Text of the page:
Analects of Confucius: peripheral characters

Many peripheral characters pop up in The Analects like members of a large supporting cast for an epic movie or stage production. They are listed here in the order of their first appearance in the book.

Book 2
Meng Yizi/孟懿子

Meng Wubo/孟武伯

Duke Ai/哀公

Ji Kangzi/季康子

Book 3
Wangsun Jia/王孫賈

Book 5
Kong Wenzi/孔文子

Book 1

Meng Yizi
Meng Yizi (孟懿子) was one of two young nobles of the state of Lu who were entrusted by their father to a young Confucius for tutoring – thus enabling the sage to launch a career as a teacher. Meng is said to have subsequently risen to become head of one of the notorious Three Families that were the real power in the state of Lu. In Chapter 5 of Book 2, Confucius criticizes him obliquely for holding over-elaborate ritual ceremonies that violated the conventions of the rites.

Appearances in the Analects
Book 2, Chapter V

Book 2
Chapter V
Meng Yizi asked Confucius about filial piety. Confucius said: “Never disobey.” While Fan Chi was driving him in his chariot, Confucius told him: “Meng Yizi asked me about filial piety and I replied: ‘Never disobey.’” Fan Chi asked: “What does that mean?” Confucius replied: “When your parents are alive, serve them according to the rites. When they die, bury them according to the rites, and make sacrifices to them according to the rites.”

Meng Wubo
Meng Wubo was the son of Meng Yizi (孟懿子). He is featured in Chapter 6 of Book 2 of the Analects, in which he asks Confucius about filial piety, and Chapter 8 of Book 5 in which he asks him for his opinions on three of his disciples.

Appearances in the Analects
Book 2, Chapter VI
Book 5, Chapter VIII

Book 2
Chapter VI
Meng Wubo asked about filial piety. Confucius said: “The only time a son should make his parents worried is when he is sick.”

Book 2

Duke Ai
Duke Ai (哀公) was the hereditary ruler of the state of Lu, but had little actual power because it was concentrated in the hands of the Three Families, the Jisun (季孫), Mengsun (孟孙), and Shusun (叔孫). During the course of his reign (495 to 465 BC), the Duke attempted to restore the primacy of his family, but was forced to flee from Lu towards the end of it, ending up in the state of Yue (越). Soon after arriving there he went back to Lu, but never returned to the court and lived out his finals days at the home of a family called Shan (山).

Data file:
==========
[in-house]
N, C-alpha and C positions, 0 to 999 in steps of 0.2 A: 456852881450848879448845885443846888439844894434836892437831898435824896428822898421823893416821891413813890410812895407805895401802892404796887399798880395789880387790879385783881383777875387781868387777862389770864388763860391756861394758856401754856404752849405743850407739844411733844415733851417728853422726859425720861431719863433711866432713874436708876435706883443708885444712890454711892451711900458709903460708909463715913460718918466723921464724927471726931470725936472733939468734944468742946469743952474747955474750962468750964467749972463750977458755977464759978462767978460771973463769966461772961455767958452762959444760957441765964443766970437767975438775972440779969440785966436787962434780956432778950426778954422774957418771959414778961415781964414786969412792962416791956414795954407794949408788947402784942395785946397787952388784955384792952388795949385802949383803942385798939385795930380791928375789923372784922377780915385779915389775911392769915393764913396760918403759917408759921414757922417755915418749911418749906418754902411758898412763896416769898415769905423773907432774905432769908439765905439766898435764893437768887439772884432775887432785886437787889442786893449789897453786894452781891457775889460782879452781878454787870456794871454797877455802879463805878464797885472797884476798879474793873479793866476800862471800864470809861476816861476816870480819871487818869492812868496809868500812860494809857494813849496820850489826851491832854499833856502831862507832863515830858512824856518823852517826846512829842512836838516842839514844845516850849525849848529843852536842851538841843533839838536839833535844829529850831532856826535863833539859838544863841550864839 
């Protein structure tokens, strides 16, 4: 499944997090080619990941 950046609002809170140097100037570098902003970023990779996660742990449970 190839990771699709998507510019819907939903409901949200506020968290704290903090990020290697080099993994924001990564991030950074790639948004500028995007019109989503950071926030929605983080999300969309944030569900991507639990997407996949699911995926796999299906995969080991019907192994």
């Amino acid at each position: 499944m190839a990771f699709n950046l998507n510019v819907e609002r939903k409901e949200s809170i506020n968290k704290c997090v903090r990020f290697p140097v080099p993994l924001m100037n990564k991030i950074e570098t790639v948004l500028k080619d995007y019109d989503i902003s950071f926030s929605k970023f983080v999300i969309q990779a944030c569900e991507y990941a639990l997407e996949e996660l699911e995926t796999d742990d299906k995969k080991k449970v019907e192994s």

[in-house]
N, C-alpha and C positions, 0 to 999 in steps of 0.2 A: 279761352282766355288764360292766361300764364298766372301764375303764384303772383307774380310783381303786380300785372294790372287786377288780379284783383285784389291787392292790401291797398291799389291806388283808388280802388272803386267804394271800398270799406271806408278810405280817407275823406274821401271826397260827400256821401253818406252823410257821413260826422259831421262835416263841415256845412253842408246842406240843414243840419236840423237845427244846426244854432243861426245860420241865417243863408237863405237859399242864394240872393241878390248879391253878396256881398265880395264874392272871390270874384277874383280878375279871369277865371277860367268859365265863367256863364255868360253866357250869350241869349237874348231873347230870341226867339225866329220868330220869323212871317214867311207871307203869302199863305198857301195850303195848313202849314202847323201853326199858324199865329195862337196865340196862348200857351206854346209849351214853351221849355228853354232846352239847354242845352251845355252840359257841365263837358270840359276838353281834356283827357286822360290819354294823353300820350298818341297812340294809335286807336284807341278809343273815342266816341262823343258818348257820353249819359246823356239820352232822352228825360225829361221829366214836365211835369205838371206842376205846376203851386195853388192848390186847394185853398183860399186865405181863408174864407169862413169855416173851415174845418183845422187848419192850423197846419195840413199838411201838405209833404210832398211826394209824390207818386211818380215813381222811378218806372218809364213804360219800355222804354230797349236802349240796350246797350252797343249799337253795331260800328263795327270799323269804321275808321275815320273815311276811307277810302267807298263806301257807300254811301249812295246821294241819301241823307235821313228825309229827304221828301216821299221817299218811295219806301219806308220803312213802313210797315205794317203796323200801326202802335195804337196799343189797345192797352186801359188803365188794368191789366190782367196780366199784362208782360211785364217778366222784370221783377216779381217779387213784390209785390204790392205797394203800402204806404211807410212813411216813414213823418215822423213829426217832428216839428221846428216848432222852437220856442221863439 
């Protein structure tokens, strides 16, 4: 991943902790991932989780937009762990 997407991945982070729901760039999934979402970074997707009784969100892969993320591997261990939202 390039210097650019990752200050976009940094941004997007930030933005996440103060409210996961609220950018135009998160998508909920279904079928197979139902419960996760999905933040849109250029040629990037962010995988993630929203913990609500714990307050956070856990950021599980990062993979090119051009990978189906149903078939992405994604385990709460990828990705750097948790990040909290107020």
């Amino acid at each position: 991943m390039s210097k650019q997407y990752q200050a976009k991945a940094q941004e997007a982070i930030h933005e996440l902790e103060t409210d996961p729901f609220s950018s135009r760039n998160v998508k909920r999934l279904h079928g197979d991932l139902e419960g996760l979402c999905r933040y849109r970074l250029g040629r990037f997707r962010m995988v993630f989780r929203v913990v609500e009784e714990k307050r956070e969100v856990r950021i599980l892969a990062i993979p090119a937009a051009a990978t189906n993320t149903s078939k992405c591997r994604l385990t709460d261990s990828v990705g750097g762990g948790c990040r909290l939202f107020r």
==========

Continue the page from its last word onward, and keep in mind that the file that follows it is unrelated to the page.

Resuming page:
Appearances in the Analects
Book 2, Chapter XIX

Book 2
Chapter XIX
Duke Ai asked: “What should I do to win the support of the people?” Confucius replied: “Promote the ethical and place them above the unethical, and the people will support you. Promote the unethical and place them above the ethical, and the people will not support you.”

Ji Kangzi
Ji Kangzi (季康子) is the posthumous title given to Jisun Fei (季孫肥), the chief minister of Lu between 491 and 468 BC and head of the Ji (季) clan, one of the notorious Three Families that ran the state. Although Confucius criticized him heavily for disrespecting the rites and introducing a field tax, Ji Kangzi invited the sage to return to Lu from his long exile at the request of his counselor Ran Qiu.

Appearances in the Analects
Book 2, Chapter XX
Book 3, Chapter I

Book 2
Chapter XX
Ji Kangzi asked: “What should I do to make the people respectful, loyal, and eager to follow me? Confucius said: “Treat them with dignity, and they will be respectful. Show you are a good son and a loving father, and they will be loyal. Promote the good and teach those who lack ability, and they will be eager to follow you.”

Book 3
Chapter I
When he heard that the head of the Ji Family used eight rows of dancers to perform in the ceremonies at his ancestral temple, Confucius commented: “If he is capable of that, what isn’t he capable of?”

Book 3

Wangsun Jia
Wangsun Jia (王孫賈) was the chief minister of Duke Ling of Wei, the ruler of one of the states that Confucius visited in his fruitless quest for engagement as an advisor. No doubt feeling threatened by the arrival of the sage, he obliquely warned Confucius to go through him rather than directly to his ruler by quoting an old proverb.

Appearances in the Analects
Book 3, Chapter XIII

Book 3
Chapter XIII
Wangsun Jia asked: “What does this saying mean: ‘Better pray to the kitchen god rather than the house god.’?” Confucius said: “This is nonsense. If you sin against Heaven, you have no god you can pray to.”

Book 5

Kong Wenzi
Kong Wenzi (孔文子) was the posthumous title given to Kong Yu (孔圉) a minister of the state of Wei who died in around 480 BC. It literally means Kong-the-Civilized, which was rather ironic given that Kong was said to be rather an unsavory character notorious for his disloyalty and dissoluteness. No wonder Zigong was so befuddled by the news that the old rogue has been given such an honor in his one and only appearance in the Analects!

Appearances in the Analects
Book 5, Chapter XV

Book 5
Chapter XV
Zigong asked: “Why was “Kong-the-Civilized” called civilized?” Confucius said: “He had an active mind, was fond of learning, and was not ashamed to listen and learn from his inferiors: that is why he was given the name.”

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